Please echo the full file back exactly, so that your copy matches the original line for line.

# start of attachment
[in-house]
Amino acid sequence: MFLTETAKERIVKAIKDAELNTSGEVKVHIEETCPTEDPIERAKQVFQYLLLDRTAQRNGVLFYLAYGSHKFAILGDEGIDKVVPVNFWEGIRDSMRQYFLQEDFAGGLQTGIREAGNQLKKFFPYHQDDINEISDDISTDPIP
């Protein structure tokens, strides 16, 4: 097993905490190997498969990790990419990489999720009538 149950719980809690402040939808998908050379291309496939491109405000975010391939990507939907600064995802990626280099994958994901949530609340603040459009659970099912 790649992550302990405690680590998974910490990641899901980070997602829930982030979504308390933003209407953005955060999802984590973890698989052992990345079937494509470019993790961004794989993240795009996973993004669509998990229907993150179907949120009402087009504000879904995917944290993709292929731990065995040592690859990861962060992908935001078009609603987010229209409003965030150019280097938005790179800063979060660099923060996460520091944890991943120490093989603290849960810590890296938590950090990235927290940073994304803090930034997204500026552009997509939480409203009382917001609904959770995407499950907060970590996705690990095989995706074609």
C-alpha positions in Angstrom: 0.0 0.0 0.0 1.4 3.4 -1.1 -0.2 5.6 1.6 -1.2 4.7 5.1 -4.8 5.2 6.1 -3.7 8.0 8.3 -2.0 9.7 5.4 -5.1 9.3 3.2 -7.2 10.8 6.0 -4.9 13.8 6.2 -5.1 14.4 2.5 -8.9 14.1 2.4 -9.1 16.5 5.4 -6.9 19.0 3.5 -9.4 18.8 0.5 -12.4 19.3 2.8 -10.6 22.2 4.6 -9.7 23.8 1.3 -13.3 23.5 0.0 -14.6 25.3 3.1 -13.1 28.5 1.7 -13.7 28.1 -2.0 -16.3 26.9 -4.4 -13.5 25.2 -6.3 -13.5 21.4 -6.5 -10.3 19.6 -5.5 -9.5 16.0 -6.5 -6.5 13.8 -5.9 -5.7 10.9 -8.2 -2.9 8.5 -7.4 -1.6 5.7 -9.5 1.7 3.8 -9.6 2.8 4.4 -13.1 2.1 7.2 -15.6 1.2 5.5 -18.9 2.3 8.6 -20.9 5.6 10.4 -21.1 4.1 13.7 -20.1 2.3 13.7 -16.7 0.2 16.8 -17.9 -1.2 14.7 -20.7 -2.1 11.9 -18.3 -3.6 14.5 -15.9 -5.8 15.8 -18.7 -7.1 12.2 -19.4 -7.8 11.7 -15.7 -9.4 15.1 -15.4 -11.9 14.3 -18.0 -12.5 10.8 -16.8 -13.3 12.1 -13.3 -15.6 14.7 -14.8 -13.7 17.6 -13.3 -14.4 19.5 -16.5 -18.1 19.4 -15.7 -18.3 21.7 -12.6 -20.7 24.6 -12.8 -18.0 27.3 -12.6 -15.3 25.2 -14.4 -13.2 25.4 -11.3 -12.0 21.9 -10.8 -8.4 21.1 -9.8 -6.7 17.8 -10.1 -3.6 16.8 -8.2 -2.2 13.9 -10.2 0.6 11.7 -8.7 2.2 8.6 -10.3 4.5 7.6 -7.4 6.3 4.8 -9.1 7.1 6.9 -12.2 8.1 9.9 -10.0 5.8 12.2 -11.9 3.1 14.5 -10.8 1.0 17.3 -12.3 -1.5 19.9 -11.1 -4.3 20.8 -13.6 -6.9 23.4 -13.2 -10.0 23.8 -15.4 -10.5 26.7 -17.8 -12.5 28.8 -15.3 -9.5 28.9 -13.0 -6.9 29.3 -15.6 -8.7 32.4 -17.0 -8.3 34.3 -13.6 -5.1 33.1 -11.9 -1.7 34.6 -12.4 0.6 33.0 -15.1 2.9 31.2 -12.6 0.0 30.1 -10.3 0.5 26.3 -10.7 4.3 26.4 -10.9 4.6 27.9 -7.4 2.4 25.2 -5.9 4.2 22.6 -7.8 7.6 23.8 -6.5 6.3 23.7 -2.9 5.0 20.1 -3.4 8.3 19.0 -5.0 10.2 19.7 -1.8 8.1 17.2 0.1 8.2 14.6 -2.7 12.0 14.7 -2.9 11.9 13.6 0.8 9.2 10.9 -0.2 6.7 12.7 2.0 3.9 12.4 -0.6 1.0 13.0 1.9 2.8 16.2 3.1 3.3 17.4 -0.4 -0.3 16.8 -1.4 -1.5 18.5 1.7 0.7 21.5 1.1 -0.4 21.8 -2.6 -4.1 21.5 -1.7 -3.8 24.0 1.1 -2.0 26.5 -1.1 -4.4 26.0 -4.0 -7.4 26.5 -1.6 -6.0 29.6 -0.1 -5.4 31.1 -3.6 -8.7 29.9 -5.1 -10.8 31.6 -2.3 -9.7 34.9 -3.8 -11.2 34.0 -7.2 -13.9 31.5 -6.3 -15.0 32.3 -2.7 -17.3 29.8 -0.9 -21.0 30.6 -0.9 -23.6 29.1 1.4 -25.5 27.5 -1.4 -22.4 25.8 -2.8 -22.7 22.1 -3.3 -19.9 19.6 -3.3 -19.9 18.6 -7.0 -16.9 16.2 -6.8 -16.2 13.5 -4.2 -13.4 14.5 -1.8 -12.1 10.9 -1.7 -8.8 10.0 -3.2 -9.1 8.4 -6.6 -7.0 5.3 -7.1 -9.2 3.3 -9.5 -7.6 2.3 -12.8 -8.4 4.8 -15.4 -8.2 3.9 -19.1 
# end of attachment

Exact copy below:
[in-house]
Amino acid sequence: MFLTETAKERIVKAIKDAELNTSGEVKVHIEETCPTEDPIERAKQVFQYLLLDRTAQRNGVLFYLAYGSHKFAILGDEGIDKVVPVNFWEGIRDSMRQYFLQEDFAGGLQTGIREAGNQLKKFFPYHQDDINEISDDISTDPIP
């Protein structure tokens, strides 16, 4: 097993905490190997498969990790990419990489999720009538 149950719980809690402040939808998908050379291309496939491109405000975010391939990507939907600064995802990626280099994958994901949530609340603040459009659970099912 790649992550302990405690680590998974910490990641899901980070997602829930982030979504308390933003209407953005955060999802984590973890698989052992990345079937494509470019993790961004794989993240795009996973993004669509998990229907993150179907949120009402087009504000879904995917944290993709292929731990065995040592690859990861962060992908935001078009609603987010229209409003965030150019280097938005790179800063979060660099923060996460520091944890991943120490093989603290849960810590890296938590950090990235927290940073994304803090930034997204500026552009997509939480409203009382917001609904959770995407499950907060970590996705690990095989995706074609």
C-alpha positions in Angstrom: 0.0 0.0 0.0 1.4 3.4 -1.1 -0.2 5.6 1.6 -1.2 4.7 5.1 -4.8 5.2 6.1 -3.7 8.0 8.3 -2.0 9.7 5.4 -5.1 9.3 3.2 -7.2 10.8 6.0 -4.9 13.8 6.2 -5.1 14.4 2.5 -8.9 14.1 2.4 -9.1 16.5 5.4 -6.9 19.0 3.5 -9.4 18.8 0.5 -12.4 19.3 2.8 -10.6 22.2 4.6 -9.7 23.8 1.3 -13.3 23.5 0.0 -14.6 25.3 3.1 -13.1 28.5 1.7 -13.7 28.1 -2.0 -16.3 26.9 -4.4 -13.5 25.2 -6.3 -13.5 21.4 -6.5 -10.3 19.6 -5.5 -9.5 16.0 -6.5 -6.5 13.8 -5.9 -5.7 10.9 -8.2 -2.9 8.5 -7.4 -1.6 5.7 -9.5 1.7 3.8 -9.6 2.8 4.4 -13.1 2.1 7.2 -15.6 1.2 5.5 -18.9 2.3 8.6 -20.9 5.6 10.4 -21.1 4.1 13.7 -20.1 2.3 13.7 -16.7 0.2 16.8 -17.9 -1.2 14.7 -20.7 -2.1 11.9 -18.3 -3.6 14.5 -15.9 -5.8 15.8 -18.7 -7.1 12.2 -19.4 -7.8 11.7 -15.7 -9.4 15.1 -15.4 -11.9 14.3 -18.0 -12.5 10.8 -16.8 -13.3 12.1 -13.3 -15.6 14.7 -14.8 -13.7 17.6 -13.3 -14.4 19.5 -16.5 -18.1 19.4 -15.7 -18.3 21.7 -12.6 -20.7 24.6 -12.8 -18.0 27.3 -12.6 -15.3 25.2 -14.4 -13.2 25.4 -11.3 -12.0 21.9 -10.8 -8.4 21.1 -9.8 -6.7 17.8 -10.1 -3.6 16.8 -8.2 -2.2 13.9 -10.2 0.6 11.7 -8.7 2.2 8.6 -10.3 4.5 7.6 -7.4 6.3 4.8 -9.1 7.1 6.9 -12.2 8.1 9.9 -10.0 5.8 12.2 -11.9 3.1 14.5 -10.8 1.0 17.3 -12.3 -1.5 19.9 -11.1 -4.3 20.8 -13.6 -6.9 23.4 -13.2 -10.0 23.8 -15.4 -10.5 26.7 -17.8 -12.5 28.8 -15.3 -9.5 28.9 -13.0 -6.9 29.3 -15.6 -8.7 32.4 -17.0 -8.3 34.3 -13.6 -5.1 33.1 -11.9 -1.7 34.6 -12.4 0.6 33.0 -15.1 2.9 31.2 -12.6 0.0 30.1 -10.3 0.5 26.3 -10.7 4.3 26.4 -10.9 4.6 27.9 -7.4 2.4 25.2 -5.9 4.2 22.6 -7.8 7.6 23.8 -6.5 6.3 23.7 -2.9 5.0 20.1 -3.4 8.3 19.0 -5.0 10.2 19.7 -1.8 8.1 17.2 0.1 8.2 14.6 -2.7 12.0 14.7 -2.9 11.9 13.6 0.8 9.2 10.9 -0.2 6.7 12.7 2.0 3.9 12.4 -0.6 1.0 13.0 1.9 2.8 16.2 3.1 3.3 17.4 -0.4 -0.3 16.8 -1.4 -1.5 18.5 1.7 0.7 21.5 1.1 -0.4 21.8 -2.6 -4.1 21.5 -1.7 -3.8 24.0 1.1 -2.0 26.5 -1.1 -4.4 26.0 -4.0 -7.4 26.5 -1.6 -6.0 29.6 -0.1 -5.4 31.1 -3.6 -8.7 29.9 -5.1 -10.8 31.6 -2.3 -9.7 34.9 -3.8 -11.2 34.0 -7.2 -13.9 31.5 -6.3 -15.0 32.3 -2.7 -17.3 29.8 -0.9 -21.0 30.6 -0.9 -23.6 29.1 1.4 -25.5 27.5 -1.4 -22.4 25.8 -2.8 -22.7 22.1 -3.3 -19.9 19.6 -3.3 -19.9 18.6 -7.0 -16.9 16.2 -6.8 -16.2 13.5 -4.2 -13.4 14.5 -1.8 -12.1 10.9 -1.7 -8.8 10.0 -3.2 -9.1 8.4 -6.6 -7.0 5.3 -7.1 -9.2 3.3 -9.5 -7.6 2.3 -12.8 -8.4 4.8 -15.4 -8.2 3.9 -19.1 